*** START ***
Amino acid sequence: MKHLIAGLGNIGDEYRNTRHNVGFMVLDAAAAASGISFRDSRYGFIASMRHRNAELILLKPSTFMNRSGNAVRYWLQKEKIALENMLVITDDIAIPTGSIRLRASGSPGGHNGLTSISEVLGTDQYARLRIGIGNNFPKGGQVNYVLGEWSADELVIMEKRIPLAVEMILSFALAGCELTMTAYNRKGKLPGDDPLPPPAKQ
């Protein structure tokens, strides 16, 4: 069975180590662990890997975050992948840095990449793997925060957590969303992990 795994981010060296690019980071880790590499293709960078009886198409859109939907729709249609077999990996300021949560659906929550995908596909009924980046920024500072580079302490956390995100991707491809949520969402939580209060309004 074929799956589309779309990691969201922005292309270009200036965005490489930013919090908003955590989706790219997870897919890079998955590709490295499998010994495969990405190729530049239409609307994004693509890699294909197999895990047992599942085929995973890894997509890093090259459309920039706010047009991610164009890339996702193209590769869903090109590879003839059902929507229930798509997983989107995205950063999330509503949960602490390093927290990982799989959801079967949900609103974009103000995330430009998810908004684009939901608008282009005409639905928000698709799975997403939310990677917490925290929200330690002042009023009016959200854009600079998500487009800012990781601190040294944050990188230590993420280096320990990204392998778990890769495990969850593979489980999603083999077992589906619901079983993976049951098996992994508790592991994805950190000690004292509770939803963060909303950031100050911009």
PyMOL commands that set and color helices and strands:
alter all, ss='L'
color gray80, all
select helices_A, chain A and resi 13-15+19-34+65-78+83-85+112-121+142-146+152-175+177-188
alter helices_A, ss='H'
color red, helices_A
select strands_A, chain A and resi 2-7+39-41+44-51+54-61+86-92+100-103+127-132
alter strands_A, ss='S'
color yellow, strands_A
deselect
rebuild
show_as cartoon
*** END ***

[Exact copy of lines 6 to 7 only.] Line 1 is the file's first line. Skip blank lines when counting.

select helices_A, chain A and resi 13-15+19-34+65-78+83-85+112-121+142-146+152-175+177-188
alter helices_A, ss='H'